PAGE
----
I can't cook beans for beans.

Message Bookmarked
Bookmark Removed
Not all messages are displayed: show all messages (22 of them)
I also had a hard time trying to find a successful way to prepare dried beans. Even after soaking them for a long time (and not adding salt to the cooking liquid!), most beans would come out either too firm or crunchy, or else they would just dissolve into a bean porridge - I could never manage to make beans that retained their shape yet were soft enough to mash easily with a fork.

Then I stumbled upon a thread on one of the Egullet cooking forums, that stated the best way to cook dried beans to perfection, was to put them into a heavy pot, UNSOAKED, with lots of SALT ADDED, and cook them for a couple hours in a 250F degree oven.

I was wary about trying this out, as it contradicted the received wisdom to never salt beans until they are basically done cooking, or else their skins will harden and extend the cooking time. But I tried it anyway, and they actually came out great, much to my surprise.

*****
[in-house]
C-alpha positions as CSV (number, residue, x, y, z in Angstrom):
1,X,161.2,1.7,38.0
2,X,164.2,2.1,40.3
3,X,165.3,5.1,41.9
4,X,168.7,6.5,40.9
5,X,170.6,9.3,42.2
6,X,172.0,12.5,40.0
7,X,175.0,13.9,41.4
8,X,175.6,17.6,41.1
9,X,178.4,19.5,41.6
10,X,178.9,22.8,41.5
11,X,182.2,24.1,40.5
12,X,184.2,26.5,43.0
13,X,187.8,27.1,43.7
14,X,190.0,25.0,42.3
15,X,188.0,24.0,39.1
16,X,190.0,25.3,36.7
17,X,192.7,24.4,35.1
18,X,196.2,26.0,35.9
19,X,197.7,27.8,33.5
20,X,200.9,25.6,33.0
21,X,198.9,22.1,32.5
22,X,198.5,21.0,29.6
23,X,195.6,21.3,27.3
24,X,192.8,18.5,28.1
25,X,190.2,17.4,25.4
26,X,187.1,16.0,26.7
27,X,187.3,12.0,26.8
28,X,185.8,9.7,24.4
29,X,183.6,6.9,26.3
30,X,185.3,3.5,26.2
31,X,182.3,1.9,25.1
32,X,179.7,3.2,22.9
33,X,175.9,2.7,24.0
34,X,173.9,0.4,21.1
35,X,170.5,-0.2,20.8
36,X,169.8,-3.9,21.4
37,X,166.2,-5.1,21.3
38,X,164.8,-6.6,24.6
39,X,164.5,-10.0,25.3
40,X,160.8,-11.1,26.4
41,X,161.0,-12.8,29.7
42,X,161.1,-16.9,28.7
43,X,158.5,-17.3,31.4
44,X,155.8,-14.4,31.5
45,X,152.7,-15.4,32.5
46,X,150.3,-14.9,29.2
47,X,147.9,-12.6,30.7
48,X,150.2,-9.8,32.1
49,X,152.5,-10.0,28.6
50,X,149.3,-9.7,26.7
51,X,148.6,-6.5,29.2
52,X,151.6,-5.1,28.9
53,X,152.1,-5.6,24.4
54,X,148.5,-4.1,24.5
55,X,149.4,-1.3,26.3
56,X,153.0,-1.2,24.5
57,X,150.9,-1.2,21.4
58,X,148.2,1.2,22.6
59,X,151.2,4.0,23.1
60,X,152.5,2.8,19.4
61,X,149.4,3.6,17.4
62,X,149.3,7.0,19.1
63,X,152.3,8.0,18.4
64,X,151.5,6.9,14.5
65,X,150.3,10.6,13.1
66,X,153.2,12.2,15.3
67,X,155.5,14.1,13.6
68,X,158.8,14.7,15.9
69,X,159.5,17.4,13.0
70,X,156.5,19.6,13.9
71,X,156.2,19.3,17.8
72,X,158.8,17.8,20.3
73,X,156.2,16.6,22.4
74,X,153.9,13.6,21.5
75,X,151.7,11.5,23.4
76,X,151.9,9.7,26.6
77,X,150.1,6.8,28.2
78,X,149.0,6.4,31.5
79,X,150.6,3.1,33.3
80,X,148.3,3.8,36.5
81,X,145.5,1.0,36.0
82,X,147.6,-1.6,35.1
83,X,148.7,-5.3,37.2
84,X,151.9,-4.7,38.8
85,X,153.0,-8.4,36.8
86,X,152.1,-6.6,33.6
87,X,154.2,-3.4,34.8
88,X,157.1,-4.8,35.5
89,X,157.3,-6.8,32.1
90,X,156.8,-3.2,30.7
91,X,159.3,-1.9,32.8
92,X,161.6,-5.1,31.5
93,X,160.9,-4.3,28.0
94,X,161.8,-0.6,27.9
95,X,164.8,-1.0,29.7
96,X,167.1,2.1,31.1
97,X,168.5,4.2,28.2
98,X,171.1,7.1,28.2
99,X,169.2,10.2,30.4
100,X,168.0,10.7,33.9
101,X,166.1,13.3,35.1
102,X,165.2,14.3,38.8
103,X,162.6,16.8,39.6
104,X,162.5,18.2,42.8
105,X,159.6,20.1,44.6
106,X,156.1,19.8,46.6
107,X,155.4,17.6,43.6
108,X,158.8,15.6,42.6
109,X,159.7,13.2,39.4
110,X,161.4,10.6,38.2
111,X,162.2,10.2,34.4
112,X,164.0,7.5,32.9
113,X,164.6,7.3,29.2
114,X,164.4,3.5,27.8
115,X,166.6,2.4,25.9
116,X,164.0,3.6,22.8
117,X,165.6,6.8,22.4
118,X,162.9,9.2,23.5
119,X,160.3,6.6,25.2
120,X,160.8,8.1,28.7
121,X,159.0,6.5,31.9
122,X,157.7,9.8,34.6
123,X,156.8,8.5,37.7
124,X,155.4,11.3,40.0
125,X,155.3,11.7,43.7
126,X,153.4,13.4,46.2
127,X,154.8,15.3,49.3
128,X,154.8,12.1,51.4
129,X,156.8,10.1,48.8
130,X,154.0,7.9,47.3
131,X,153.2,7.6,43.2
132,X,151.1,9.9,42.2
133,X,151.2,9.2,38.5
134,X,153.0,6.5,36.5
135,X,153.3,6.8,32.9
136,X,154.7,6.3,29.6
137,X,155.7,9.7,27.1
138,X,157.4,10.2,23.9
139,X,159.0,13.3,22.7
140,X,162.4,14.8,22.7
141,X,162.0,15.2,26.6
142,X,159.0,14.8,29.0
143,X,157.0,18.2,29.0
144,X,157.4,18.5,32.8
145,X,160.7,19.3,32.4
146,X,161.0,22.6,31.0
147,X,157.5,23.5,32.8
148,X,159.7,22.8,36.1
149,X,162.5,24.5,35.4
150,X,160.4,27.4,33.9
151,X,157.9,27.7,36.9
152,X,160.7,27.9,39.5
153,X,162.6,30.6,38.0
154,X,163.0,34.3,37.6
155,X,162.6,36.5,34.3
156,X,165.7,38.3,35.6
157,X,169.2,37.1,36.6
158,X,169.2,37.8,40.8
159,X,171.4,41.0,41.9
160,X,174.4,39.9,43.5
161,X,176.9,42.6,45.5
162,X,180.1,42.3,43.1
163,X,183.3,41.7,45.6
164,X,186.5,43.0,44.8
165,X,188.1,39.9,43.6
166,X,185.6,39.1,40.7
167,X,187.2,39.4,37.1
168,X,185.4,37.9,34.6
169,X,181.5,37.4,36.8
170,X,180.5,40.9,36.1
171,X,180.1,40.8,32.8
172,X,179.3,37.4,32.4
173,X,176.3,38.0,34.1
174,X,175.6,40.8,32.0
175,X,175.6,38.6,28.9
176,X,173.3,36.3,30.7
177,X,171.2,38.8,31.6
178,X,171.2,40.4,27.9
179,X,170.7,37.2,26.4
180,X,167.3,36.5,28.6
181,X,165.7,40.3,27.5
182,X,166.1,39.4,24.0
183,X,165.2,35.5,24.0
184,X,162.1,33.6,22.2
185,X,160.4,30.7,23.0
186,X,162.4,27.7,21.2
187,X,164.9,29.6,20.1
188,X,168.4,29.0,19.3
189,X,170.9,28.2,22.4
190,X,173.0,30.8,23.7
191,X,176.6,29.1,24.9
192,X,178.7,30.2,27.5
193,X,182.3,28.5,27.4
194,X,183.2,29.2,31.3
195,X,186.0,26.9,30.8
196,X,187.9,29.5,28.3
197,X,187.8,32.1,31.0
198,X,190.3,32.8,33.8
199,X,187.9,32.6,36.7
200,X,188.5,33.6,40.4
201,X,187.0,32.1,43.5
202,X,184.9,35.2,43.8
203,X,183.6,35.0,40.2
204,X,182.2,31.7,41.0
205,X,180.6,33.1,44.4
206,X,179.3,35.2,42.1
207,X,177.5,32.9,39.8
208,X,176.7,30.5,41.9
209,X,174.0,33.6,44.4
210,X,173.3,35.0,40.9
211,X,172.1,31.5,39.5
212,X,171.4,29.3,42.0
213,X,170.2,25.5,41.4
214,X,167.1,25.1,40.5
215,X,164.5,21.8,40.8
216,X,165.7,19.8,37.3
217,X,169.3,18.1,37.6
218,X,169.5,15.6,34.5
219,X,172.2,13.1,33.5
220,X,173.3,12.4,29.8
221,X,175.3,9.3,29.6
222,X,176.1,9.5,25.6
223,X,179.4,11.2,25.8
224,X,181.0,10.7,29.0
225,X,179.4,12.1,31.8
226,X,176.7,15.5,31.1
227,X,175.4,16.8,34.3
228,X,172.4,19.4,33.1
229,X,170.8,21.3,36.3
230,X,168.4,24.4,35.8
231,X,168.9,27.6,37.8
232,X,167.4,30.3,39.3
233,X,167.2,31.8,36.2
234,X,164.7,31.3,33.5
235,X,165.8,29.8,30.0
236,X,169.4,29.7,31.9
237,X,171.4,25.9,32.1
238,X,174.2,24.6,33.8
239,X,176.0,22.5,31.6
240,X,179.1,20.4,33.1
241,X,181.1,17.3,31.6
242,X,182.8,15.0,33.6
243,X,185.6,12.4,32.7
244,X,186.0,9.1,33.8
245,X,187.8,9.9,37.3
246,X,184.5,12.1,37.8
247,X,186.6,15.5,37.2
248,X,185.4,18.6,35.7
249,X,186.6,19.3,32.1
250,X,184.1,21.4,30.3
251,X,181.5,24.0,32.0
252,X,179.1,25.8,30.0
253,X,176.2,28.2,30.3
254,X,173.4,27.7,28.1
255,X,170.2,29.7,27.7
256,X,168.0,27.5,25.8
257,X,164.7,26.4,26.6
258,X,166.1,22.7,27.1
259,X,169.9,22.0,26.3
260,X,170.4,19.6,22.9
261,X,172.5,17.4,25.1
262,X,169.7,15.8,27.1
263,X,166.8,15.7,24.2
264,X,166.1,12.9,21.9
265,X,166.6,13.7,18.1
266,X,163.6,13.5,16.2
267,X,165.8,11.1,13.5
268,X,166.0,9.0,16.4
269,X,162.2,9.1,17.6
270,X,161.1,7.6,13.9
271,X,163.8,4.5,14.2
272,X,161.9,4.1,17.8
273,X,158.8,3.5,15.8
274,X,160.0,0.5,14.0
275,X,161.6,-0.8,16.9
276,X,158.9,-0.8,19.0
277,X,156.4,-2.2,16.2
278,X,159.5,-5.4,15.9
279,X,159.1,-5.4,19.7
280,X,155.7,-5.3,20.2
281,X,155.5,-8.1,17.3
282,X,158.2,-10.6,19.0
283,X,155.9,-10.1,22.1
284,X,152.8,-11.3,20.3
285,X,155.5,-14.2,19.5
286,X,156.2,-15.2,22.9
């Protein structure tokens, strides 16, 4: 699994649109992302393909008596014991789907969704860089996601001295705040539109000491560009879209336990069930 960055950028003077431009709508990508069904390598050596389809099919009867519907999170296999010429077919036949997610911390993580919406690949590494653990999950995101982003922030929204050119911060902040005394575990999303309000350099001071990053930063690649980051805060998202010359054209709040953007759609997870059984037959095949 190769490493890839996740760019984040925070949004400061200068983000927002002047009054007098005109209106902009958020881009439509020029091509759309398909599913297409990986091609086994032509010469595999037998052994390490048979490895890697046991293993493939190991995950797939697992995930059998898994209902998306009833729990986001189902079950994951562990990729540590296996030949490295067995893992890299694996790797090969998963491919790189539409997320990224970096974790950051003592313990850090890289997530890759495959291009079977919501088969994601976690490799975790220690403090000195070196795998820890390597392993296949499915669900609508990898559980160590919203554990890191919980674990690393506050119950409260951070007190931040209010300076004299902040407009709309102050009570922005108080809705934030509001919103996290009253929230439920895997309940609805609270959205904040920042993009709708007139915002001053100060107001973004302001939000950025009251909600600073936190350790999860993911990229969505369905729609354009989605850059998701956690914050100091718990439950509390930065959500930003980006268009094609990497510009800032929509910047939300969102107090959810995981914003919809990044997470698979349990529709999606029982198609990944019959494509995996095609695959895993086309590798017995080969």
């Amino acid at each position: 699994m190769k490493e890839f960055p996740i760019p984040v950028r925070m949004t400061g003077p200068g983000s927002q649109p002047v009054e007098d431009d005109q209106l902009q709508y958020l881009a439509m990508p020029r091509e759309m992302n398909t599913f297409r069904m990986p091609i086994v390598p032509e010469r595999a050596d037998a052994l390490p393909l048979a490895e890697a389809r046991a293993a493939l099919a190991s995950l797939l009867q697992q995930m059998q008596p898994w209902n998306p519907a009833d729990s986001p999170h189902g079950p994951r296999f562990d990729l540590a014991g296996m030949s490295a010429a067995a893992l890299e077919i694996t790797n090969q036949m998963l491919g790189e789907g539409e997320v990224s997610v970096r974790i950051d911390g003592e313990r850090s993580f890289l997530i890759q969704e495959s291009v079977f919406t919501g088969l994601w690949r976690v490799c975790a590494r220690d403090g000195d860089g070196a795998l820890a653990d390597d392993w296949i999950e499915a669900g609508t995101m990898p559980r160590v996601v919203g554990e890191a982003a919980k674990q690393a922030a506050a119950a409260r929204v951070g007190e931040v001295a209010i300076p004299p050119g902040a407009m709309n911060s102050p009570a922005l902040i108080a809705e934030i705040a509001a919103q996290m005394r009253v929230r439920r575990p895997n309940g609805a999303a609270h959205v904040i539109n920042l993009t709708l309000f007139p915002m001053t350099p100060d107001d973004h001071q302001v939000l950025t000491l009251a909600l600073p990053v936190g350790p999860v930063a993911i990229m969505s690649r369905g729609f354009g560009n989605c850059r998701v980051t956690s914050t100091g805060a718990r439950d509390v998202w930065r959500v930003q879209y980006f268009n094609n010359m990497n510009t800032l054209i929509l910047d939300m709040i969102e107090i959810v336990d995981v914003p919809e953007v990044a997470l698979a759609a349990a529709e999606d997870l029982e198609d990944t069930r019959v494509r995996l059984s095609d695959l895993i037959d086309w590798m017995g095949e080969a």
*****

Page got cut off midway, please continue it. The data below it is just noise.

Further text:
If anyone is interested, here's the recipe:

BASIC OVEN-BAKED BEANS

Ingredients:

1 lb. unsoaked dried beans
6 to 8 cups water
2 teaspoons or more salt
seasonings, if any

Method:

Heat oven to 250 F. Place beans, water, salt, and any seasonings* into a heavy pot and bring to a simmer on stovetop. Cover pot, put in oven, and cook until done, usually a little over two hours.

* they say not to add anything acidic (vinegar, hot sauce containing vinegar, tomatoes, etc) to the beans while they are cooking, as it will harden them.

I make black beans for burritos using this method almost every week; I like to add a tablespoon or more of liquid smoke to the cooking liquid to give them additional flavor.

I also prepare dried split peas, like chana dal or black-eyed peas using the oven-method - they take about 45 minutes to an hour, and need a little less water.